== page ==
Recovery of Introduced Pacific Rats following a Failed Eradication Attempt on Subtropical Henderson Island, South Pacific Ocean

A.L. Bond, R.J. Cuthbert, G.T.W. McClelland, T. Churchyard, N. Duffield, S. Havery, J. Kelly, J.L. Lavers, T. Proud, N. Torr, J.A. Vickery and S. Oppel

IUCN Proceedings of the international conference on island invasives 2017

Rodent eradications in tropical environments are often more challenging and less successful than those in temperate environments. Reduced seasonality and the lack of a defined annual resource pulse influence rodent population dynamics differently than the well-defined annual cycles on temperate islands, so an understanding of rodent ecology and population dynamics is important to maximise the chances of eradication success in the tropics.

Here, we report on the recovery of a Pacific rat (Rattus exulans) population on Henderson Island, South Pacific Ocean, following a failed eradication operation in 2011. We assessed changes in the rat population using capture rates from snap-trapping and investigated seasonality by using capture rates from live-trapping. Following the failed eradication operation in 2011, rat populations increased rapidly with annual per capita growth rates, r, of 0.48–5.95, increasing from 60–80 individuals to two-thirds of the pre-eradication abundance within two years, before decreasing (r = -0.25 – -0.20), presumably as the population fluctuated around its carrying capacity.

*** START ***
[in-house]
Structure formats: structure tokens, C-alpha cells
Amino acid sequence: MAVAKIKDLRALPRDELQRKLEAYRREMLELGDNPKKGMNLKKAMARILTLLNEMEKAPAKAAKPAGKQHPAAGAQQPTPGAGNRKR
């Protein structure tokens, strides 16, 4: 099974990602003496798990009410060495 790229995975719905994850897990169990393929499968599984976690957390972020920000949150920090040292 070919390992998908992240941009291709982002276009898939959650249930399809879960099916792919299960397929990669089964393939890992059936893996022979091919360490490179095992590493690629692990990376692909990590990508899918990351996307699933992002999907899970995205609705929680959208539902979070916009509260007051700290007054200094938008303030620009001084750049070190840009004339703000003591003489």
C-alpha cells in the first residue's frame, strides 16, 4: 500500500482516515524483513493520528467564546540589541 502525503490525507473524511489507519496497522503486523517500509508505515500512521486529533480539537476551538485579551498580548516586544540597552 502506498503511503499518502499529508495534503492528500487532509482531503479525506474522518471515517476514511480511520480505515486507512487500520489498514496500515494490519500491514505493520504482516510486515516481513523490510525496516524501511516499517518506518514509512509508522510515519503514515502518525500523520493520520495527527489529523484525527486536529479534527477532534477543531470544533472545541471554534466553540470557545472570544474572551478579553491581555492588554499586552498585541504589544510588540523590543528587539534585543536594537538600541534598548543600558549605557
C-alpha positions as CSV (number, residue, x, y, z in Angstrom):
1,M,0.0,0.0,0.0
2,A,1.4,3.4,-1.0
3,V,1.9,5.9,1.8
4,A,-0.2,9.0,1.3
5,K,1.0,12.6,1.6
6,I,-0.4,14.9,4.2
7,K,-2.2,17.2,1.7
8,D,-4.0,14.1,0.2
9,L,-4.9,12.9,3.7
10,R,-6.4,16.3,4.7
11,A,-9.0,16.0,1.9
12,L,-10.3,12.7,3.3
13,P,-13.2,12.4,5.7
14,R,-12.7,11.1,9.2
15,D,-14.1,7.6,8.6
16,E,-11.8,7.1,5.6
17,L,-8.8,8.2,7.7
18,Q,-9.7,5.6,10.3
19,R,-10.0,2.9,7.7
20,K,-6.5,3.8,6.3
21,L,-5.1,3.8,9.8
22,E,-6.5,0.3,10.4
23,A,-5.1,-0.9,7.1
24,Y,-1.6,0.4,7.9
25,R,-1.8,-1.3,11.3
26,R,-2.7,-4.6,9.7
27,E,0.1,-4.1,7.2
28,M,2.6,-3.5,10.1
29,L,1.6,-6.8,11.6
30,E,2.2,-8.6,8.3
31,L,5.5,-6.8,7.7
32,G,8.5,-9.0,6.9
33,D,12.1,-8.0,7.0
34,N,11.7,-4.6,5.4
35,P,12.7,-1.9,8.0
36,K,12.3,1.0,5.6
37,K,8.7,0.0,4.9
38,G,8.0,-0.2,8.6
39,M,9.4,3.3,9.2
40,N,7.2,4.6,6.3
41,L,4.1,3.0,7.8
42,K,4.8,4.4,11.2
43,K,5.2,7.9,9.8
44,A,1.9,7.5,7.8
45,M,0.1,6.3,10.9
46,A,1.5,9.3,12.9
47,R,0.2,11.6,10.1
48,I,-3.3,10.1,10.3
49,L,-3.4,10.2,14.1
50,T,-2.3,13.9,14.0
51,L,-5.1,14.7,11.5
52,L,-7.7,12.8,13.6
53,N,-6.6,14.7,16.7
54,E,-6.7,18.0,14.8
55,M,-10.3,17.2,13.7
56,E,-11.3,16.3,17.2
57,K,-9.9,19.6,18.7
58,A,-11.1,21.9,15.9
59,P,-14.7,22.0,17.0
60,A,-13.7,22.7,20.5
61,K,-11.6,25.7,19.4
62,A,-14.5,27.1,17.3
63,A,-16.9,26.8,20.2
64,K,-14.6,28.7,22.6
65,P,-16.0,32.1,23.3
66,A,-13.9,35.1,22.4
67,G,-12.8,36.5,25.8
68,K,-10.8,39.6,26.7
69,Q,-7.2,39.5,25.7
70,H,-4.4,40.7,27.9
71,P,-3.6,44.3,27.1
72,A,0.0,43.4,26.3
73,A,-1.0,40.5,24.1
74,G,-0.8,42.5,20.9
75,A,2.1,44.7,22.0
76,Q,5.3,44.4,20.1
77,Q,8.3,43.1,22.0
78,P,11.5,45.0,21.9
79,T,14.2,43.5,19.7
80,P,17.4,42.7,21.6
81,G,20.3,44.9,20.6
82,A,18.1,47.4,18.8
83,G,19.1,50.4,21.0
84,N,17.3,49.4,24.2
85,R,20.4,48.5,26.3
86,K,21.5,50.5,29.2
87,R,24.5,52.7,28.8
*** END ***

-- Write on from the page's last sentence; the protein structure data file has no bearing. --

The long-term changes in rat abundance may, however, be confounded by short-term fluctuations: four years after the eradication attempt we observed significant variation in rat trapping rates among months on the plateau, ranging from 36.6 rats per 100 corrected trap-nights in mid-June to 12.6 in late August.

Based on mark-recapture, we also estimated rat density fluctuations in the embayment forest between 20.4 and 42.9 rats ha-1 within one month in 2015, and a much lower rat density on the coral plateau fluctuating between 0.76 and 6.08 rats ha-1 in the span of two months. The causes for the short-term density fluctuations are poorly understood, but as eradication operations on tropical and subtropical islands become more frequent, it will be increasingly important to understand the behaviour and ecology of the invasive species targeted to identify times that maximise eradication success.